JSTE Journal of Traffic Engineering
Online ISSN : 2187-2929
ISSN-L : 2187-2929
Volume 2 , Issue 6
Showing 1-2 articles out of 2 articles from the selected issue
Paper (1) Fundamental/Applied Academic Research
  • Hajime SAKAKIBARA, Takashi OGUCHI
    2016 Volume 2 Issue 6 Pages 1-10
    Published: October 01, 2016
    Released: October 01, 2016
    JOURNALS FREE ACCESS
    The aim of signal coordination is to minimize delay and number of stops at all intersections. The simple case of the coordination effect for one link between two intersections with 0.5 green ratio had been discussed and revealed theoretically. However, it is not clear for any green ratios. In this paper, the conception of coordination effect is reexamined and a general formula is introduced. The coordination effect is formulated with cycle length, link length and round travel time for any green ratio. This study reveals the followings. The coordination effect is high when round-trip travel time equals to cycle length or N-times match of cycle length. The coordination effect is low when round-trip travel time equals to green time (= red signal start point) or N-times match of cycle length plus green time.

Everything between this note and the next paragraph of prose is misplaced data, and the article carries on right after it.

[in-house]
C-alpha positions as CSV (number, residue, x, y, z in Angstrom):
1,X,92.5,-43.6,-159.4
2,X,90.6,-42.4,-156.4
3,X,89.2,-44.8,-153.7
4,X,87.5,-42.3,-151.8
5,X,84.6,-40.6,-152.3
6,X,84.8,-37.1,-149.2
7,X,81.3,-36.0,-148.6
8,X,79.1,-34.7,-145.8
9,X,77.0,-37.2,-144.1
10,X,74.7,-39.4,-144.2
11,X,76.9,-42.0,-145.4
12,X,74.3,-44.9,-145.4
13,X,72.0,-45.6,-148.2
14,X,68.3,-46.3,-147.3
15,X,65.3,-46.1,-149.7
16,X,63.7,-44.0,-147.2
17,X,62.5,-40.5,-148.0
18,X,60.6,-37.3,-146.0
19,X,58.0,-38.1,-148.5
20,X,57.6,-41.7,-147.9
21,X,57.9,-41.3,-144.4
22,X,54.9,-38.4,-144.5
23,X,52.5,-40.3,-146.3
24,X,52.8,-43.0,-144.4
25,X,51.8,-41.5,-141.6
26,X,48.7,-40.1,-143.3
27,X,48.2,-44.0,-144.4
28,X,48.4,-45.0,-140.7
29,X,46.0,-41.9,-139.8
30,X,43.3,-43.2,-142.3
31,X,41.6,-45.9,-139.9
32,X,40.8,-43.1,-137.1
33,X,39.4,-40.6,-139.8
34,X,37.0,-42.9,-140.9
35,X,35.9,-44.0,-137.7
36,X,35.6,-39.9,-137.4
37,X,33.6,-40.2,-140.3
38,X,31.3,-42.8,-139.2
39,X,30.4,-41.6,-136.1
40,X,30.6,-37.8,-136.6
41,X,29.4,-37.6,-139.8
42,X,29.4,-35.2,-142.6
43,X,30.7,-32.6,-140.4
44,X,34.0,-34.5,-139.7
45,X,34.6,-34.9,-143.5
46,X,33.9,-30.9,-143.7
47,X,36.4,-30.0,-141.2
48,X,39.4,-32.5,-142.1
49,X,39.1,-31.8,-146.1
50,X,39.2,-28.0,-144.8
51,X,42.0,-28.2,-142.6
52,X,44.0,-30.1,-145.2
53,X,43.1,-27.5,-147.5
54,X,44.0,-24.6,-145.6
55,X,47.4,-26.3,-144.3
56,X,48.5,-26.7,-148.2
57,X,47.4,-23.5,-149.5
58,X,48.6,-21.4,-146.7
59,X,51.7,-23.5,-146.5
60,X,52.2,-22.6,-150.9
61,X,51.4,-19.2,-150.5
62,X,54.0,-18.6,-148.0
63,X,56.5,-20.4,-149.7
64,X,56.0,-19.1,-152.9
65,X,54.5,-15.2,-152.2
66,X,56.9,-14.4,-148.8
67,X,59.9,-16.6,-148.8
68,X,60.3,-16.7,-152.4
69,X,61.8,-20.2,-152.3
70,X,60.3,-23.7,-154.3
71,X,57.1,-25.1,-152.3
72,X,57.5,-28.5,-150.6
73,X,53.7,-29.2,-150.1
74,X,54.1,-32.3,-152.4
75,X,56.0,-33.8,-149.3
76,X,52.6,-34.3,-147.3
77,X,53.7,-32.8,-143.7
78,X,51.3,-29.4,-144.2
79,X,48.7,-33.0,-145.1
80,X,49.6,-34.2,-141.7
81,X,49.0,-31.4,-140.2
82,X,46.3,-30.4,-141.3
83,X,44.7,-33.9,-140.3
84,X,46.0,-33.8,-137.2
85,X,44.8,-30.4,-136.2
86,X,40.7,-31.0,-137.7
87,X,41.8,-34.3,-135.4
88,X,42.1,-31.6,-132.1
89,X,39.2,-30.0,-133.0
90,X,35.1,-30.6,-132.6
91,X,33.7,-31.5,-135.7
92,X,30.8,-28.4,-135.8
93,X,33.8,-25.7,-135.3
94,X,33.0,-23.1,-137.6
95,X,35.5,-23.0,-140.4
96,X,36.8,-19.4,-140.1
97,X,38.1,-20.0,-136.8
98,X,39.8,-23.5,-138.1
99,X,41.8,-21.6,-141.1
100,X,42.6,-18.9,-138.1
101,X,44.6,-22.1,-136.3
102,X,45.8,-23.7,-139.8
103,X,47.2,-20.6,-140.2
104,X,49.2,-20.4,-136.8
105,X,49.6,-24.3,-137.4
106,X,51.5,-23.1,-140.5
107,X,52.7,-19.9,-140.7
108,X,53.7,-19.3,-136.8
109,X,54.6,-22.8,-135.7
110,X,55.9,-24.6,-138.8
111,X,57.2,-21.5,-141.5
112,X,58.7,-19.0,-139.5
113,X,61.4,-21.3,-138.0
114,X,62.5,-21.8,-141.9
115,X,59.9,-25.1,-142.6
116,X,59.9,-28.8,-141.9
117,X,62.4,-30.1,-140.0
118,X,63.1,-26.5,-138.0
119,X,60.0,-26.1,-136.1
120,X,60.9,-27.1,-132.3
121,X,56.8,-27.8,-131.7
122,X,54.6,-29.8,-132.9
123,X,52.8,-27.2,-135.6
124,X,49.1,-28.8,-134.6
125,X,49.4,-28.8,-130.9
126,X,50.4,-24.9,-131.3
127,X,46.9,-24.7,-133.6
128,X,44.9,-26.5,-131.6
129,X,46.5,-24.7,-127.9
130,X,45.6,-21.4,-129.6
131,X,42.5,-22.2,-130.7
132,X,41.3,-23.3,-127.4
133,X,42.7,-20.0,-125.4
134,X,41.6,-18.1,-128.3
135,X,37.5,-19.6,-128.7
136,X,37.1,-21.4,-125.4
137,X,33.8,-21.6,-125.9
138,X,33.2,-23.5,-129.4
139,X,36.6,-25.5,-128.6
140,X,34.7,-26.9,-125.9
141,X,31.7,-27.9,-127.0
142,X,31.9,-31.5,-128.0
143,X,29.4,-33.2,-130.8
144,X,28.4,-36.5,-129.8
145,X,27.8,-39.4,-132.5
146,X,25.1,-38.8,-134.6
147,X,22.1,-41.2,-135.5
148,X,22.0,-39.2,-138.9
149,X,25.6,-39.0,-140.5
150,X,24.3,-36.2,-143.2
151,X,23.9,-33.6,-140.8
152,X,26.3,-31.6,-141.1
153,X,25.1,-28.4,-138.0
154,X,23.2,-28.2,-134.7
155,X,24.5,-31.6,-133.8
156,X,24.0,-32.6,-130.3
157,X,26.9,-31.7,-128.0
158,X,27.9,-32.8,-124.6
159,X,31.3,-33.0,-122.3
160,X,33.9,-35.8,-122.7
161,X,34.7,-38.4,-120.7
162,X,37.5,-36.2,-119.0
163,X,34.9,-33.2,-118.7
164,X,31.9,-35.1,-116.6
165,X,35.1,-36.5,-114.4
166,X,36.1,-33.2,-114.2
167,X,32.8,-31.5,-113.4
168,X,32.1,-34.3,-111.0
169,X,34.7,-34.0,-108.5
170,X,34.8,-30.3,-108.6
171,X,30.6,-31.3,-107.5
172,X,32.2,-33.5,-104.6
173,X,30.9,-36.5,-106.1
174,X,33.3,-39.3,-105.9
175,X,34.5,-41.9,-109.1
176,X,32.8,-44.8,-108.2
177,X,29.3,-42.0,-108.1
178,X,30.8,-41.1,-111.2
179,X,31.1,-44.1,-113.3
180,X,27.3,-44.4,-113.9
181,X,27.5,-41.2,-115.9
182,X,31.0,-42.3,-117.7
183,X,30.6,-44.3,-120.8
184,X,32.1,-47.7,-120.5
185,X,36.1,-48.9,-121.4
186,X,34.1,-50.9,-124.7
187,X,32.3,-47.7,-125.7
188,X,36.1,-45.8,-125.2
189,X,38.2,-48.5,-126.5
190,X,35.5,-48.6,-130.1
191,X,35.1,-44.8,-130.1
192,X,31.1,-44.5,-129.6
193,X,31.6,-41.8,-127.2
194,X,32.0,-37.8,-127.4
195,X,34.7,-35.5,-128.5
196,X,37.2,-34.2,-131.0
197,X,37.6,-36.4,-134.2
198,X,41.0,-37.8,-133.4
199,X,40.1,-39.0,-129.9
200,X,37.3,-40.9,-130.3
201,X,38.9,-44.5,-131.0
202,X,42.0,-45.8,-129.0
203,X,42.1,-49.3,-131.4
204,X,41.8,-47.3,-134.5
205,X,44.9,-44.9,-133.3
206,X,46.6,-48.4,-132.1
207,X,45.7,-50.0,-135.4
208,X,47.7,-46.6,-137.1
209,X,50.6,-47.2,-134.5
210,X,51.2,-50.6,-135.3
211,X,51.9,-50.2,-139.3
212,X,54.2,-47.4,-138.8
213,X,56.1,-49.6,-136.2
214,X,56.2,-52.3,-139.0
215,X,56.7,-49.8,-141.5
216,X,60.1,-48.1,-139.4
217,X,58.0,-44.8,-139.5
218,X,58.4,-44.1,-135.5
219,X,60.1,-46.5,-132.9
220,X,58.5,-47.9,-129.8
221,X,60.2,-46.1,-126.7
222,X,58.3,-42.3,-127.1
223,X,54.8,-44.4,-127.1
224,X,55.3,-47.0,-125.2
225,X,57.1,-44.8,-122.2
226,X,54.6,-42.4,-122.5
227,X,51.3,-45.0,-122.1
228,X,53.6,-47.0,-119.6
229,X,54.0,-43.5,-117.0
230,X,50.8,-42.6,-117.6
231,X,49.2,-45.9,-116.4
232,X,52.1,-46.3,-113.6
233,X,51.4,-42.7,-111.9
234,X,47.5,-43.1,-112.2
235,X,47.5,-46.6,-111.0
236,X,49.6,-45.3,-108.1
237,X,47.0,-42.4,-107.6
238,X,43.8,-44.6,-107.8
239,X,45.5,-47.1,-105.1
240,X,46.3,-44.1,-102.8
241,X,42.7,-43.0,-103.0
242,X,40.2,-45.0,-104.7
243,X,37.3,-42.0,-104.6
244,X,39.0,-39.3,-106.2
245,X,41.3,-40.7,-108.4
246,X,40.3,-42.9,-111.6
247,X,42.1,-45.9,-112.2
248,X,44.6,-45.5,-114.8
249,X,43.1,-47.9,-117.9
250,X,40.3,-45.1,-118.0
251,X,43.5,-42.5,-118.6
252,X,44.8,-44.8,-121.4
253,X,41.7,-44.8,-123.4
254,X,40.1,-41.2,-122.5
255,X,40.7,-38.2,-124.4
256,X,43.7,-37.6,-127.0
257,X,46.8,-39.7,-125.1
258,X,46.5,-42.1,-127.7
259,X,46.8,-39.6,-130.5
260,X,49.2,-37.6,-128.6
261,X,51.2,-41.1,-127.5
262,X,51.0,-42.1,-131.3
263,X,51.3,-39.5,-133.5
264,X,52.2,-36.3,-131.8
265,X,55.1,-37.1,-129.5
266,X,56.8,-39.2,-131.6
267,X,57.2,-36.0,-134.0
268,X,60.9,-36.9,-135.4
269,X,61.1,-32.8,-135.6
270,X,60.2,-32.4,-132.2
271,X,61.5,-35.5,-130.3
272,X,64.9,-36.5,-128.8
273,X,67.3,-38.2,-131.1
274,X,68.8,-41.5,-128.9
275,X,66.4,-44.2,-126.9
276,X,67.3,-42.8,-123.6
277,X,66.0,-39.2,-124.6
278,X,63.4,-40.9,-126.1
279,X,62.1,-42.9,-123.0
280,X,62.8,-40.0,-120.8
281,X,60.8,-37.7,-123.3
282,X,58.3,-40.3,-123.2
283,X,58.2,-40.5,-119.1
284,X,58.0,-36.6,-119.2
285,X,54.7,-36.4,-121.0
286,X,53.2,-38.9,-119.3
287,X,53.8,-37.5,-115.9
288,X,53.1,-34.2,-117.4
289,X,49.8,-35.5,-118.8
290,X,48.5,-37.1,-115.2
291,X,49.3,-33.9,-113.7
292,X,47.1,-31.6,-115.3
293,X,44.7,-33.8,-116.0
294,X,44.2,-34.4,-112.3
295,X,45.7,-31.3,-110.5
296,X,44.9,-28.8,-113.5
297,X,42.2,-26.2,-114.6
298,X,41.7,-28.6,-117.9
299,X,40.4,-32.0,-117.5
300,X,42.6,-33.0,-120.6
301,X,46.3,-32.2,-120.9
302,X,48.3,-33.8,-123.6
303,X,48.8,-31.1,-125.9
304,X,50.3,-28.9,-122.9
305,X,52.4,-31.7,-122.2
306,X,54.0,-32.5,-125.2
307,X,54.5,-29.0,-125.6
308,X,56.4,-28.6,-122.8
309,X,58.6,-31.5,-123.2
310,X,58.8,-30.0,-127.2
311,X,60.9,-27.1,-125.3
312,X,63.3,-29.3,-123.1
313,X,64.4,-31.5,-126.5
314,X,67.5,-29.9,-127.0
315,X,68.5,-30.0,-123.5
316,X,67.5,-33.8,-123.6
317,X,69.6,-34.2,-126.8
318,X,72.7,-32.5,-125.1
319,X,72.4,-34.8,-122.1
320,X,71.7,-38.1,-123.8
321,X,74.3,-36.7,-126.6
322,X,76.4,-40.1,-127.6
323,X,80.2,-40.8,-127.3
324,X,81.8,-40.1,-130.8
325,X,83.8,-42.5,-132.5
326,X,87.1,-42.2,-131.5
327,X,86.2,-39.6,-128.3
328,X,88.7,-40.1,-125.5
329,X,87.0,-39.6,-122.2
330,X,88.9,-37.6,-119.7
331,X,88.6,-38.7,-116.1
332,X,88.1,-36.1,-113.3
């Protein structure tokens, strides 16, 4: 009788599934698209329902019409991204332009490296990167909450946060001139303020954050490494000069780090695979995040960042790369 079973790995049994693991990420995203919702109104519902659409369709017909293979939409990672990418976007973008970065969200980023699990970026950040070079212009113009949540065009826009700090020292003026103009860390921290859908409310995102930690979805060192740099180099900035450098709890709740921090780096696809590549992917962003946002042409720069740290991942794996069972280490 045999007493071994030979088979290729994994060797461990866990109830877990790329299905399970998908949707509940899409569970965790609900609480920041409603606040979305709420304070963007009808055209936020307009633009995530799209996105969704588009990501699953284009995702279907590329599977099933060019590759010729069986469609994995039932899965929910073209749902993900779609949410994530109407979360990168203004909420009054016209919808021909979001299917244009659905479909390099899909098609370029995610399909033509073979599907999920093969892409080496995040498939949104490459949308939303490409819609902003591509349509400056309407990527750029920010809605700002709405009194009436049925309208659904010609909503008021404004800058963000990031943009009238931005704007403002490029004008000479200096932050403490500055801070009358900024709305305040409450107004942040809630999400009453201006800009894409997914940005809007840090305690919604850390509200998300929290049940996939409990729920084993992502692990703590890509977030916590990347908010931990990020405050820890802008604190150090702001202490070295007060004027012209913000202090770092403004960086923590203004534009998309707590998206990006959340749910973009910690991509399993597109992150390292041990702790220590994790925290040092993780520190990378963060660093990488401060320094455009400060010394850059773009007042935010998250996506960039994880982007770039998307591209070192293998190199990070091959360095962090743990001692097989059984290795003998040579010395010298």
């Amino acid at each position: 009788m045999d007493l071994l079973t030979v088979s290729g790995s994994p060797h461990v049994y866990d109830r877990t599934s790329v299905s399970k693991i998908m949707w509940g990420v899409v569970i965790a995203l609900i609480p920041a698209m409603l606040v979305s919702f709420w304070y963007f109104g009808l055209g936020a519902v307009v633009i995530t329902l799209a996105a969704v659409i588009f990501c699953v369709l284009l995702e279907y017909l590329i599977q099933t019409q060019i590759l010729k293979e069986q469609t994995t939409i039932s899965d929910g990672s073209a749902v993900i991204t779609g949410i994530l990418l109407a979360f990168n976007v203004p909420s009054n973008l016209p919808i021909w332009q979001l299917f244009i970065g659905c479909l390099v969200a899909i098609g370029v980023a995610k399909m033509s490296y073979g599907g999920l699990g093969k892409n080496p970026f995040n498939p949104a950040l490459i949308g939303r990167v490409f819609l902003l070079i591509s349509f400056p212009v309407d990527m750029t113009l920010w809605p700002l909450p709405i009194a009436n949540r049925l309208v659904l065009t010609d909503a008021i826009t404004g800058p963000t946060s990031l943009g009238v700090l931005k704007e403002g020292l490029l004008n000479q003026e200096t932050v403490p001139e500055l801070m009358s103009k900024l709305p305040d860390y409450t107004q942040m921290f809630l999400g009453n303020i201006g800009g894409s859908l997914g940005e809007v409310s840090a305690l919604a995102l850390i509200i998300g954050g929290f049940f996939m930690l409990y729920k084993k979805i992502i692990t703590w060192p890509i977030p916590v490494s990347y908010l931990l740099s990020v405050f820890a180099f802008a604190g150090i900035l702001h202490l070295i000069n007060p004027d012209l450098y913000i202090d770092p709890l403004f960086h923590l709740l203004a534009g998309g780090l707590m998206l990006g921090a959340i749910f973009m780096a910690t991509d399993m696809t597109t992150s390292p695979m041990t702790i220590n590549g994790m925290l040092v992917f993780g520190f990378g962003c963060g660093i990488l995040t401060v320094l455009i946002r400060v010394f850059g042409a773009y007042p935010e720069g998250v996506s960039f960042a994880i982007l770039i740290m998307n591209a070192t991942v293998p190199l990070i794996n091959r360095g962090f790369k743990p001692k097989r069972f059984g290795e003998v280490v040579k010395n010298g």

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  • Azusa GOTO, Nan KANG, Hideki NAKAMURA, Kiminori MASHIMA
    2016 Volume 2 Issue 6 Pages 11-19
    Published: October 01, 2016
    Released: October 01, 2016
    JOURNALS FREE ACCESS
    As implementation of roundabouts is being discussed at more numbers of places after the partial revision of Road Traffic Law in 2014, quantifying the impact of heavy vehicles on entry capacity is an important and urgent task in Japan. The objective of this study is to estimate passenger car equivalent (PCE) of heavy vehicles at roundabouts in Japan. Since the number of actual roundabouts is still limited, this study adopts a microscopic traffic simulator for obtaining entry capacity under various heavy vehicle percentages in either entry or circulating flow. Then, passenger car equivalents at entry and circulatory roadway are derived based on the simulated capacities. As a result, it is found that the estimated passenger car equivalent is higher at entry than at circulatory roadway. At the end, entry capacity with heavy vehicles in both entry and circulating flows simultaneously is reasonably calculated by using the estimated passenger car equivalents.
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